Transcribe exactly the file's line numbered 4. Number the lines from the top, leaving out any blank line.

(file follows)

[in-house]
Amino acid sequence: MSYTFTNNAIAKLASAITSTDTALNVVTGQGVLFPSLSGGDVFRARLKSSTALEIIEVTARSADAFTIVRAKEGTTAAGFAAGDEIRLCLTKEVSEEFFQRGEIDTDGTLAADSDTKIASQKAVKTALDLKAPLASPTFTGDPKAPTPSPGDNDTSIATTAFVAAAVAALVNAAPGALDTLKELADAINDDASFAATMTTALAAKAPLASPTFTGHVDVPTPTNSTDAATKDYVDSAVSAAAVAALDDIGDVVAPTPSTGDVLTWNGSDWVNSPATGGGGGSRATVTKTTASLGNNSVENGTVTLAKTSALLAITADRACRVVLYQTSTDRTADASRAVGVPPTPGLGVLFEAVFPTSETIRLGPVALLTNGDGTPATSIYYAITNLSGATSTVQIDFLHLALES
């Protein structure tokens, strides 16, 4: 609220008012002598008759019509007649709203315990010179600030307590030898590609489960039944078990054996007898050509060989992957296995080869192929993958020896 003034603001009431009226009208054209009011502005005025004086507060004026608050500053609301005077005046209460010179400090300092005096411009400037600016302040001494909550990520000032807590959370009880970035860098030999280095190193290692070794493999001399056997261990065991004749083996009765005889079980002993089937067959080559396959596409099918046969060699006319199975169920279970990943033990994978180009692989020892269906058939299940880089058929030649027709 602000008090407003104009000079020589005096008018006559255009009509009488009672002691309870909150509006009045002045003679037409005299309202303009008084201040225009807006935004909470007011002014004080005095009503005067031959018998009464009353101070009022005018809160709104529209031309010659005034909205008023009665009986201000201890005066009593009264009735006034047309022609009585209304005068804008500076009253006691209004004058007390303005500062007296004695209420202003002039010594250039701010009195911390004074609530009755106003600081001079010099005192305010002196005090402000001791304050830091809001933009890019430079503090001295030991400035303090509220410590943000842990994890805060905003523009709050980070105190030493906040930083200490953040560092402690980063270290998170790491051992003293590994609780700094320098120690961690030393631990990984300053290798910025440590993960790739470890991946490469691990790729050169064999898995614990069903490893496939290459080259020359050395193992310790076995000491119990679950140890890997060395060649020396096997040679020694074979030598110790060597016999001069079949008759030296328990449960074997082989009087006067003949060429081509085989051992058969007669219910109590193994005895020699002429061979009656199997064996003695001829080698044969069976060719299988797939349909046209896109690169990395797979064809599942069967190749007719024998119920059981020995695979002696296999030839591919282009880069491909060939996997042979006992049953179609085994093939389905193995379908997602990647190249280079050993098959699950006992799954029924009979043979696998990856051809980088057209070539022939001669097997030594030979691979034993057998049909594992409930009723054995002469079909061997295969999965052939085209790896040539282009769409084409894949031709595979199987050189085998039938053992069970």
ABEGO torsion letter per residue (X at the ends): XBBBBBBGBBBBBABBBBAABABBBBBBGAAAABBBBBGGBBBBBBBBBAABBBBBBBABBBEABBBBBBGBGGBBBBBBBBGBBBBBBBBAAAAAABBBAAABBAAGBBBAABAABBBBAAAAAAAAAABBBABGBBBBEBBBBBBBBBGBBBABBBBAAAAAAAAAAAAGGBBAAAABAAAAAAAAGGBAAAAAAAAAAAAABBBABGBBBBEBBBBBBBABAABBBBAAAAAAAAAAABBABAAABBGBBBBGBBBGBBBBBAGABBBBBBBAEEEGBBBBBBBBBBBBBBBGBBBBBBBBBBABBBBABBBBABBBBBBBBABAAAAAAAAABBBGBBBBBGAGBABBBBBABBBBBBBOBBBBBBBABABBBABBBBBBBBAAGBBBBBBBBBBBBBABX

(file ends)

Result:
ABEGO torsion letter per residue (X at the ends): XBBBBBBGBBBBBABBBBAABABBBBBBGAAAABBBBBGGBBBBBBBBBAABBBBBBBABBBEABBBBBBGBGGBBBBBBBBGBBBBBBBBAAAAAABBBAAABBAAGBBBAABAABBBBAAAAAAAAAABBBABGBBBBEBBBBBBBBBGBBBABBBBAAAAAAAAAAAAGGBBAAAABAAAAAAAAGGBAAAAAAAAAAAAABBBABGBBBBEBBBBBBBABAABBBBAAAAAAAAAAABBABAAABBGBBBBGBBBGBBBBBAGABBBBBBBAEEEGBBBBBBBBBBBBBBBGBBBBBBBBBBABBBBABBBBABBBBBBBBABAAAAAAAAABBBGBBBBBGAGBABBBBBABBBBBBBOBBBBBBBABABBBABBBBBBBBAAGBBBBBBBBBBBBBABX